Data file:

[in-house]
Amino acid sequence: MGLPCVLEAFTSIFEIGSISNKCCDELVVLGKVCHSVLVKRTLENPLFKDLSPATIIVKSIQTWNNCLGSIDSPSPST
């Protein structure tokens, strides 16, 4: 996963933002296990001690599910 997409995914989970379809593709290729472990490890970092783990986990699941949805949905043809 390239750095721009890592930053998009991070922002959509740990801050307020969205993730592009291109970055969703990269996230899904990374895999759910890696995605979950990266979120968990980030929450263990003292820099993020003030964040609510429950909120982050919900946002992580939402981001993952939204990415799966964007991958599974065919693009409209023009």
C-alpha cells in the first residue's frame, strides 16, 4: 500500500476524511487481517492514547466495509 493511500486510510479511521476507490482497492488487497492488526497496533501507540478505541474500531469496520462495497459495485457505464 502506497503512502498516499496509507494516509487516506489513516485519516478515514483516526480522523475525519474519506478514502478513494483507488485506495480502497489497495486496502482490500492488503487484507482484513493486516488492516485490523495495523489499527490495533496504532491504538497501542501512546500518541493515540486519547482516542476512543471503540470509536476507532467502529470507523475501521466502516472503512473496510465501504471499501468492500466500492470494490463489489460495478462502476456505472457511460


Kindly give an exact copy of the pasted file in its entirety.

[in-house]
Amino acid sequence: MGLPCVLEAFTSIFEIGSISNKCCDELVVLGKVCHSVLVKRTLENPLFKDLSPATIIVKSIQTWNNCLGSIDSPSPST
């Protein structure tokens, strides 16, 4: 996963933002296990001690599910 997409995914989970379809593709290729472990490890970092783990986990699941949805949905043809 390239750095721009890592930053998009991070922002959509740990801050307020969205993730592009291109970055969703990269996230899904990374895999759910890696995605979950990266979120968990980030929450263990003292820099993020003030964040609510429950909120982050919900946002992580939402981001993952939204990415799966964007991958599974065919693009409209023009």
C-alpha cells in the first residue's frame, strides 16, 4: 500500500476524511487481517492514547466495509 493511500486510510479511521476507490482497492488487497492488526497496533501507540478505541474500531469496520462495497459495485457505464 502506497503512502498516499496509507494516509487516506489513516485519516478515514483516526480522523475525519474519506478514502478513494483507488485506495480502497489497495486496502482490500492488503487484507482484513493486516488492516485490523495495523489499527490495533496504532491504538497501542501512546500518541493515540486519547482516542476512543471503540470509536476507532467502529470507523475501521466502516472503512473496510465501504471499501468492500466500492470494490463489489460495478462502476456505472457511460